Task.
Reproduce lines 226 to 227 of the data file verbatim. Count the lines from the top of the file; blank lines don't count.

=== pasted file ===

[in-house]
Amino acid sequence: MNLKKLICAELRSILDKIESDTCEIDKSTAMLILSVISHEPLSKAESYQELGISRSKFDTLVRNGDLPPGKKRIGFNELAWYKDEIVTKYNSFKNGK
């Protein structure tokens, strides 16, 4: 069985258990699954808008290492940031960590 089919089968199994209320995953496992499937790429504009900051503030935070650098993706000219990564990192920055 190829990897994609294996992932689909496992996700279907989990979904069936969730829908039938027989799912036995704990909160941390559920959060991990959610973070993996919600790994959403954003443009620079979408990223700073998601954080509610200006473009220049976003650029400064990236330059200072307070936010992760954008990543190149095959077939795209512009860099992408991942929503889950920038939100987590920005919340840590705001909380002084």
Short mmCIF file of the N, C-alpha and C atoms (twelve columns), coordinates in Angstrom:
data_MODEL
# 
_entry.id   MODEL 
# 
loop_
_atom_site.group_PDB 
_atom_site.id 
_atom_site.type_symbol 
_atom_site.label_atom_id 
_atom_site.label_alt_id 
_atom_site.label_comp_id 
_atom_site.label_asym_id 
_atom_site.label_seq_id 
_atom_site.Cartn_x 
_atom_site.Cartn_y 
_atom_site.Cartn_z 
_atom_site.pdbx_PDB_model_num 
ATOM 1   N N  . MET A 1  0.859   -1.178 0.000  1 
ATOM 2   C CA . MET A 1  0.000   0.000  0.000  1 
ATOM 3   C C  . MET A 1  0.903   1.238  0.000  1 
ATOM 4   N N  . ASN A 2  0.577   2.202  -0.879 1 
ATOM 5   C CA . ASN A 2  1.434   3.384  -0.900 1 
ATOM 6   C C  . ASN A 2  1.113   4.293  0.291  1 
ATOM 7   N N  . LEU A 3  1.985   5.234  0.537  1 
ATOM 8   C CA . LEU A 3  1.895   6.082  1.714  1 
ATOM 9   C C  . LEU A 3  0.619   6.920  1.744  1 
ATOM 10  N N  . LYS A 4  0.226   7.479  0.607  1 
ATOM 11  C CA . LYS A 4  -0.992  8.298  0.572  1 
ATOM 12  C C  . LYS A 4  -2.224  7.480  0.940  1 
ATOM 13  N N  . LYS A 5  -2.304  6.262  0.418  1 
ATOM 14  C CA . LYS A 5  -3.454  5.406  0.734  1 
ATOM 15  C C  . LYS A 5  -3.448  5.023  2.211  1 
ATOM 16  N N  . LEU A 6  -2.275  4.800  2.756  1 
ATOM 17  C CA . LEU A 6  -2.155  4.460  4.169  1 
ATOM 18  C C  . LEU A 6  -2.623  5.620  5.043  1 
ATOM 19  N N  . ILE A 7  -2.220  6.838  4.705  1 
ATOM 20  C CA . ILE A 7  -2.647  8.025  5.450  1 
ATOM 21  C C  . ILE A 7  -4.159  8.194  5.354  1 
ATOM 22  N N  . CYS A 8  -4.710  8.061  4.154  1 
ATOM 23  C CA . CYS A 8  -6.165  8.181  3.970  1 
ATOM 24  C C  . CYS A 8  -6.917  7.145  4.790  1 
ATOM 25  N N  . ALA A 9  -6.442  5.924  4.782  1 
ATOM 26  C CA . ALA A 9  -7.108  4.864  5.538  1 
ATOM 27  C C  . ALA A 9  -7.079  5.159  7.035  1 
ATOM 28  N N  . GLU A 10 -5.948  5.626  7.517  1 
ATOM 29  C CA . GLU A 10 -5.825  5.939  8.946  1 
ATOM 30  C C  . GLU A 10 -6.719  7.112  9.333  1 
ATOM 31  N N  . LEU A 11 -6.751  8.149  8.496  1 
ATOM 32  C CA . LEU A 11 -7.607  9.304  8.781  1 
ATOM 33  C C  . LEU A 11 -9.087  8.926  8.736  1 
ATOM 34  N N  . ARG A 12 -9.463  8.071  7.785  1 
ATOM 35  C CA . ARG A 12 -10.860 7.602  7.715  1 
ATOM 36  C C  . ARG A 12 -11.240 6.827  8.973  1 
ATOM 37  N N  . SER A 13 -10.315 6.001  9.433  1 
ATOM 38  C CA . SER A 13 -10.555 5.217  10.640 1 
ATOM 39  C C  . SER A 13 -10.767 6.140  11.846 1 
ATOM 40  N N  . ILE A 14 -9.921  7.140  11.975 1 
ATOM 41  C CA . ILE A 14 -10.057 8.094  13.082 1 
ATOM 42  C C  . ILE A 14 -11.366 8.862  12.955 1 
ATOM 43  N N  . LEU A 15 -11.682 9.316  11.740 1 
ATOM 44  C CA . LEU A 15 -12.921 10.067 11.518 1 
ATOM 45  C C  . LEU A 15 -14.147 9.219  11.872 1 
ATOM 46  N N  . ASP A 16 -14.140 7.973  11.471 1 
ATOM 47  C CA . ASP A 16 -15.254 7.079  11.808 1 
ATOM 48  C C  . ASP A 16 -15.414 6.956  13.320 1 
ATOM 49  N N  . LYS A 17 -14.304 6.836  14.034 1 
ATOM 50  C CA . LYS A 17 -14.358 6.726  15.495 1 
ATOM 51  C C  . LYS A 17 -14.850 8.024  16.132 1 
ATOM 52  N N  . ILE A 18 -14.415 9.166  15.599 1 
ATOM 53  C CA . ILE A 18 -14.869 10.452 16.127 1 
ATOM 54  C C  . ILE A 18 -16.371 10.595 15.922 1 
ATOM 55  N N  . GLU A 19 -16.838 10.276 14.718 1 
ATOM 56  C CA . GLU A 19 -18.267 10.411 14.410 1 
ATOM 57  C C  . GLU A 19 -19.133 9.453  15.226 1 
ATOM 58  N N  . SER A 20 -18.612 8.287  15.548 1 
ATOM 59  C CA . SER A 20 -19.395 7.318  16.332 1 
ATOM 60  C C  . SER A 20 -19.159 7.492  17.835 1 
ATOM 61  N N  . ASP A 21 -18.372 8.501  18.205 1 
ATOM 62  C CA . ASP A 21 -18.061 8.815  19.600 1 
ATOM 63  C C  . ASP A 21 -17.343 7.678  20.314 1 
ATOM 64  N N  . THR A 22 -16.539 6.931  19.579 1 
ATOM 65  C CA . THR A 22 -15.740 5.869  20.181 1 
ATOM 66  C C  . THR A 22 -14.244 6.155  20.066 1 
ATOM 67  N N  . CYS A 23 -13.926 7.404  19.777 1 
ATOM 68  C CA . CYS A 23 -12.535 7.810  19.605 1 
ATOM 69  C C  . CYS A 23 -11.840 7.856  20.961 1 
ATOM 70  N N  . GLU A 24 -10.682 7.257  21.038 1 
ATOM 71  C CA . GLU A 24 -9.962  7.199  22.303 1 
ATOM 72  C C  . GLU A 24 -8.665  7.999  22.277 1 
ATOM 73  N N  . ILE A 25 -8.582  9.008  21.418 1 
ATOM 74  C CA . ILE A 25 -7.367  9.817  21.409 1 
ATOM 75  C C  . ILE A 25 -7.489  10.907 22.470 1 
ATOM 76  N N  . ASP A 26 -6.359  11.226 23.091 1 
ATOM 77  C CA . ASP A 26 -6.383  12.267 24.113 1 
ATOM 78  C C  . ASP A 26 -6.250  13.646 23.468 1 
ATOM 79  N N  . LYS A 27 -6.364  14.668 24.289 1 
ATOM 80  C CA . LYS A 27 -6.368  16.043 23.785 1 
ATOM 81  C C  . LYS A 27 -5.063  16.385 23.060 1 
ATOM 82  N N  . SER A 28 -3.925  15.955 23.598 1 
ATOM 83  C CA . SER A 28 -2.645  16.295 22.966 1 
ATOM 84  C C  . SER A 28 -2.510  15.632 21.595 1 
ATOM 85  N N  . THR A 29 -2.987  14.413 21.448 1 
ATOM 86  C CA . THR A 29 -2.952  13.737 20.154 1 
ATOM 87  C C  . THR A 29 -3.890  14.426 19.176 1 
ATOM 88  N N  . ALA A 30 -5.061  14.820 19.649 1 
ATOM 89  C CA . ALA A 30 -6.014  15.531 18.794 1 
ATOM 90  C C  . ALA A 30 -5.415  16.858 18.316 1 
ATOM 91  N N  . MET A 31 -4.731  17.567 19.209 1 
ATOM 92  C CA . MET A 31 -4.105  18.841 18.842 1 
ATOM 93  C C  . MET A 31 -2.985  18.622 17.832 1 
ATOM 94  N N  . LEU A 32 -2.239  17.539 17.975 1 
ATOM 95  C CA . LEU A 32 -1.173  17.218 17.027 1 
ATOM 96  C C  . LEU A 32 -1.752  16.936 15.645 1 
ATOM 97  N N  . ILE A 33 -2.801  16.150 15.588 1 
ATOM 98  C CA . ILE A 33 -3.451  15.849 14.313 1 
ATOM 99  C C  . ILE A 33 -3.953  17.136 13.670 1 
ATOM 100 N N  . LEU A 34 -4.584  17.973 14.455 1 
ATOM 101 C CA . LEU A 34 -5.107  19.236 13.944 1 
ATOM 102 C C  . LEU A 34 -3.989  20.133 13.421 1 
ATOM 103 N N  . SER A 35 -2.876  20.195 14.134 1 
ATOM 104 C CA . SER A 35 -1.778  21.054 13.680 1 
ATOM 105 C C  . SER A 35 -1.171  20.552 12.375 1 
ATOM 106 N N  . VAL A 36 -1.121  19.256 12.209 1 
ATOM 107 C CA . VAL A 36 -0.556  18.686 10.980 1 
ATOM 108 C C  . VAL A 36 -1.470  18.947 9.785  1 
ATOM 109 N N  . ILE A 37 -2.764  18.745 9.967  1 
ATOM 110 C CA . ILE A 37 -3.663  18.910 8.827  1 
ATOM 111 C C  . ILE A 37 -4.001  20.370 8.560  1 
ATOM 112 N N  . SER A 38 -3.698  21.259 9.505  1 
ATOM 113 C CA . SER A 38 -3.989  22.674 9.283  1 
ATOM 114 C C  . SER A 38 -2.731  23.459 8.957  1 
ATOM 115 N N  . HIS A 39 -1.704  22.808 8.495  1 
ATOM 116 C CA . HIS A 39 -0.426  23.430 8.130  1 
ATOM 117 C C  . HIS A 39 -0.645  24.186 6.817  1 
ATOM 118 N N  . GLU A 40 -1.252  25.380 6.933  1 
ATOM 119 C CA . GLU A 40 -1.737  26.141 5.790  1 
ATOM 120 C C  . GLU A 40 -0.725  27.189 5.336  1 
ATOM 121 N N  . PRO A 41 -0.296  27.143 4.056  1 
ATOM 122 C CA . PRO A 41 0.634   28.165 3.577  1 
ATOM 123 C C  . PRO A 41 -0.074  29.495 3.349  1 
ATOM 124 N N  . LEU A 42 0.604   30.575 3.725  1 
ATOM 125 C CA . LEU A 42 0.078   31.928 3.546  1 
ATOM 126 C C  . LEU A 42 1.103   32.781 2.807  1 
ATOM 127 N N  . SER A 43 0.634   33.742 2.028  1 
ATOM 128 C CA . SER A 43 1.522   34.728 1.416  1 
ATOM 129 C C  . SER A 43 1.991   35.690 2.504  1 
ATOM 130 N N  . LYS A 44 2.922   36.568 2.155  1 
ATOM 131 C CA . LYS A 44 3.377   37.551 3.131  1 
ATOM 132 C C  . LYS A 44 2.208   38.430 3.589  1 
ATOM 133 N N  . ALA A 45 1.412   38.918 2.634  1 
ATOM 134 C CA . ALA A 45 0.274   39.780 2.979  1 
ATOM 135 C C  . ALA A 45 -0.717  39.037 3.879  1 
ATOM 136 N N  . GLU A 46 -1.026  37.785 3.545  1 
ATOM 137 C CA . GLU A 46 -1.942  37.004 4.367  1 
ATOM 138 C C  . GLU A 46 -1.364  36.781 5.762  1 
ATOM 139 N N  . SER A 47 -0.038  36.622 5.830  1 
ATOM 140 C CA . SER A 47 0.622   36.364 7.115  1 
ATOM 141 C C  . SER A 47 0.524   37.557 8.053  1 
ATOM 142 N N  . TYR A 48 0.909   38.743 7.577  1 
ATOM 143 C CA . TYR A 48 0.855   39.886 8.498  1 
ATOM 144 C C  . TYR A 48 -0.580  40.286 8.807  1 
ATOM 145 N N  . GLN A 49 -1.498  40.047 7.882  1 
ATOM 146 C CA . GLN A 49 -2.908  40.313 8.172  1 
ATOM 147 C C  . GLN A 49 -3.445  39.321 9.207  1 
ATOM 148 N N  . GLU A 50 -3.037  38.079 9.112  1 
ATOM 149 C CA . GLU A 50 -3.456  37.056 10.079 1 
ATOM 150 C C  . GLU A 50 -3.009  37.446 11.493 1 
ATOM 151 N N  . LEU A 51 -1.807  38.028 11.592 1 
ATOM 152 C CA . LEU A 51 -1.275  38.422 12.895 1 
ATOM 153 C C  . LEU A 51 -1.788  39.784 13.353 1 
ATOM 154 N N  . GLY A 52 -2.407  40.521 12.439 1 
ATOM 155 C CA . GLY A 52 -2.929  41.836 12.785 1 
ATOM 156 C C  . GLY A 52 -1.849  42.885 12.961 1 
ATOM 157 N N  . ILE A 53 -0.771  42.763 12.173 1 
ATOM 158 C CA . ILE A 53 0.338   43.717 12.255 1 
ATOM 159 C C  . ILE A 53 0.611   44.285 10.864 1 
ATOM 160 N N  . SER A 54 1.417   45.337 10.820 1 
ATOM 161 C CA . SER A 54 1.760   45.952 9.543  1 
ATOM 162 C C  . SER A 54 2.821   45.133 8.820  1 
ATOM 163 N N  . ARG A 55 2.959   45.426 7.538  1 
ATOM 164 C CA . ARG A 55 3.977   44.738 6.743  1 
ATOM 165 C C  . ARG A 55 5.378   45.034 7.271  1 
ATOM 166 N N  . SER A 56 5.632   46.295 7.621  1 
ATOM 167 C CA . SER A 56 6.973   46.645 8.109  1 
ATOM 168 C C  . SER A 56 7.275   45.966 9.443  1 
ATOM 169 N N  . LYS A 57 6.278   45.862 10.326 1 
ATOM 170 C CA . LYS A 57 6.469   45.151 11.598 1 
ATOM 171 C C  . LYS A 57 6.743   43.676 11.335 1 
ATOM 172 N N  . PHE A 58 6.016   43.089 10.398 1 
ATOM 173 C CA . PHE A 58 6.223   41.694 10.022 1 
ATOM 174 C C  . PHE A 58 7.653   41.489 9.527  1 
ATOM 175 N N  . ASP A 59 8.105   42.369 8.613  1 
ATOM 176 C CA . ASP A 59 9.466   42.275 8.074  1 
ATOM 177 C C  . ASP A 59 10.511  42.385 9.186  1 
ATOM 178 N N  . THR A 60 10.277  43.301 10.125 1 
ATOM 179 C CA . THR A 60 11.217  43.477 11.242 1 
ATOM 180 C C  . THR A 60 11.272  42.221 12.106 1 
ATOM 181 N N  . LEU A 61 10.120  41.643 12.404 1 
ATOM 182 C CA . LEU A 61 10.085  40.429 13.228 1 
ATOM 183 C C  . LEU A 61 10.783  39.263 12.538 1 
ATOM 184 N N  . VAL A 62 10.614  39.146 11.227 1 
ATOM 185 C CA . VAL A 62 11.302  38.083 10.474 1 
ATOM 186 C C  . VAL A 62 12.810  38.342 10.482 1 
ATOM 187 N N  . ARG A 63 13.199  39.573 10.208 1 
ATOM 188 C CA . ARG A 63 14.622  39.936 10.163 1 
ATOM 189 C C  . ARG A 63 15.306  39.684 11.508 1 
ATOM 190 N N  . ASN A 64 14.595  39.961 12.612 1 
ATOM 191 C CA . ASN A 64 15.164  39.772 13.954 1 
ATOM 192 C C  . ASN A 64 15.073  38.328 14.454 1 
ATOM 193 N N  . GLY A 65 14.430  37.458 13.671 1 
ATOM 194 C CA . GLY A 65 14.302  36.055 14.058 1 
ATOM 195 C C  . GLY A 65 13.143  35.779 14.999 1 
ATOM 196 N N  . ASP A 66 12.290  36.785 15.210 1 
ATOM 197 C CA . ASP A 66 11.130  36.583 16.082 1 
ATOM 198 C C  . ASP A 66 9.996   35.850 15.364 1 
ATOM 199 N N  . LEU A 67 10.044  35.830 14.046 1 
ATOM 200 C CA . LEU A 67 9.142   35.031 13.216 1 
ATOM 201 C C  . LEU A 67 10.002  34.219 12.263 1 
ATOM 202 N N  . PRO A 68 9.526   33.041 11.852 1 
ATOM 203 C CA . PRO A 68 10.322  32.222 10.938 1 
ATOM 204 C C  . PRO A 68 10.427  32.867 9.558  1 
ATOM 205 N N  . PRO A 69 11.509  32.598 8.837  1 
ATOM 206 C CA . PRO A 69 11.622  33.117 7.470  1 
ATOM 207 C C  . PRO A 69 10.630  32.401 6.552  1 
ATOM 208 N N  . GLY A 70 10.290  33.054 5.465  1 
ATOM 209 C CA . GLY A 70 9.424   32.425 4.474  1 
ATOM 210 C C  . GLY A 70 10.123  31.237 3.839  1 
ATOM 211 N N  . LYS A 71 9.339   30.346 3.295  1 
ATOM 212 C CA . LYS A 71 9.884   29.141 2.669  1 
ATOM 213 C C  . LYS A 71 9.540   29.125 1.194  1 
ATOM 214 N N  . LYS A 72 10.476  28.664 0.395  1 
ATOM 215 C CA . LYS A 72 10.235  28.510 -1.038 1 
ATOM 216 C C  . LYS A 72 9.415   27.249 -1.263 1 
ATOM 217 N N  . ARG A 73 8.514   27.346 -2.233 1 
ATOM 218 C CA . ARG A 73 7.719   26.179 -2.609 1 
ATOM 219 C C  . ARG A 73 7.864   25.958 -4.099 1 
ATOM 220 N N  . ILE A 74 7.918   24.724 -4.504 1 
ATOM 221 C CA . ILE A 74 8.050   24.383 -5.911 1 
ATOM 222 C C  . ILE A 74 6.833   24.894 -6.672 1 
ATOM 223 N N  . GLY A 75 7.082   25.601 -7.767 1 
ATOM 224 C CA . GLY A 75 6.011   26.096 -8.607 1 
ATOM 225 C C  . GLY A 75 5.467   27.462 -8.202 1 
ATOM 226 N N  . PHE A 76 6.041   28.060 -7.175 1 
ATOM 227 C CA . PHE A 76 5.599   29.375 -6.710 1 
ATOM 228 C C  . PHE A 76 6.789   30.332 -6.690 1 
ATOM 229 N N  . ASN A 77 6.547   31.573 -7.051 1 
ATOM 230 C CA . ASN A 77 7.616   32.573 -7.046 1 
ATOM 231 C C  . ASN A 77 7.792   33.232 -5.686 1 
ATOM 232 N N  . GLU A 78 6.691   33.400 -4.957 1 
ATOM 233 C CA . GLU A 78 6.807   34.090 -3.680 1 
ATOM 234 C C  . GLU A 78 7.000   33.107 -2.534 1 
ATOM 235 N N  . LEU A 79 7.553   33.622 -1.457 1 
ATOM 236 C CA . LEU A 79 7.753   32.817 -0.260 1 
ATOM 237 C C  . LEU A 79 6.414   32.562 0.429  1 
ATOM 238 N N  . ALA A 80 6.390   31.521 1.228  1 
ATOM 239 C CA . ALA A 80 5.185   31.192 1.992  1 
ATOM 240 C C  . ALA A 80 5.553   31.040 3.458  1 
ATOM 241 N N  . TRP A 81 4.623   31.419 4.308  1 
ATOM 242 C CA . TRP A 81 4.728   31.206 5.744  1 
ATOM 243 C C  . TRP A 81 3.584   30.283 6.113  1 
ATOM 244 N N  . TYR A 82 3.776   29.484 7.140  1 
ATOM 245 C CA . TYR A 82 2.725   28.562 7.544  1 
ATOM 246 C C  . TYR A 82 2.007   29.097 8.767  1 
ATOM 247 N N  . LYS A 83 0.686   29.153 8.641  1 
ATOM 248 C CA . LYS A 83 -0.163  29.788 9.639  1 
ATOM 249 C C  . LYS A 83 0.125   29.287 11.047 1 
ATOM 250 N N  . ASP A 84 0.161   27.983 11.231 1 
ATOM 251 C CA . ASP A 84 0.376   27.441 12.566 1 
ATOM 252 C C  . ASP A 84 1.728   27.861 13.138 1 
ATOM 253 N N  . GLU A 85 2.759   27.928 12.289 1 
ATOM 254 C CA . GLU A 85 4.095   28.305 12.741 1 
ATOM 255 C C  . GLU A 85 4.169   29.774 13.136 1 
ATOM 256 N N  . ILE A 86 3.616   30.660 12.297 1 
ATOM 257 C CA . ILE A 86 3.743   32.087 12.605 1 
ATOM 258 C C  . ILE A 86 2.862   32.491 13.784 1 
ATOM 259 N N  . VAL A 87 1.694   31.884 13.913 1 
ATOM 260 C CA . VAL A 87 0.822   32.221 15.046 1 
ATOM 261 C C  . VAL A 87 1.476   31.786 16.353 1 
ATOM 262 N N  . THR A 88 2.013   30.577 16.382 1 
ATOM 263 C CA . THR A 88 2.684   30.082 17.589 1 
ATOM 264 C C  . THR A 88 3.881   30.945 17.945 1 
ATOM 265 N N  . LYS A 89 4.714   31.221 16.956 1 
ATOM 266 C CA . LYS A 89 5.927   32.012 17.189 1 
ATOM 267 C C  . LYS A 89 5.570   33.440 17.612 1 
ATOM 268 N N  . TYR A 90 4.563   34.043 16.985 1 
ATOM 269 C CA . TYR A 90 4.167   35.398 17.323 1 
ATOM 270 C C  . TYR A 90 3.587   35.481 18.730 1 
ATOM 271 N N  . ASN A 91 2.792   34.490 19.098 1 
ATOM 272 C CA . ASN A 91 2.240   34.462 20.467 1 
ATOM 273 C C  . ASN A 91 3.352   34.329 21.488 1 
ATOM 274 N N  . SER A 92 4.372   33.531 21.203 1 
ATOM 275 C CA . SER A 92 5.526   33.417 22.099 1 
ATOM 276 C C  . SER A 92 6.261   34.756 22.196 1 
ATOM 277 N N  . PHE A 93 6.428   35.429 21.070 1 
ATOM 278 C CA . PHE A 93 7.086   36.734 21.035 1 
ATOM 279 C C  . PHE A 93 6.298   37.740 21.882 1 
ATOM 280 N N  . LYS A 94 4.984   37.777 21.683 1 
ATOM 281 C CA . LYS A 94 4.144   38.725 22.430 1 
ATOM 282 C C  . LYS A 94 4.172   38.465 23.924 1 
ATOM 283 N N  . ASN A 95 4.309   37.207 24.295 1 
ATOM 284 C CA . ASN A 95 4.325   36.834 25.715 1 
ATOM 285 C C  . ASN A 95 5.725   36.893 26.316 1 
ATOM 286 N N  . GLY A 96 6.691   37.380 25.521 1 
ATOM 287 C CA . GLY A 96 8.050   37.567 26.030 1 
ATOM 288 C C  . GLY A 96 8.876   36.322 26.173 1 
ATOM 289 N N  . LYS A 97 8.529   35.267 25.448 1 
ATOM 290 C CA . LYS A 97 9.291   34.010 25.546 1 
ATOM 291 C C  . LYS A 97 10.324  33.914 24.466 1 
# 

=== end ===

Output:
ATOM 205 N N  . PRO A 69 11.509  32.598 8.837  1 
ATOM 206 C CA . PRO A 69 11.622  33.117 7.470  1 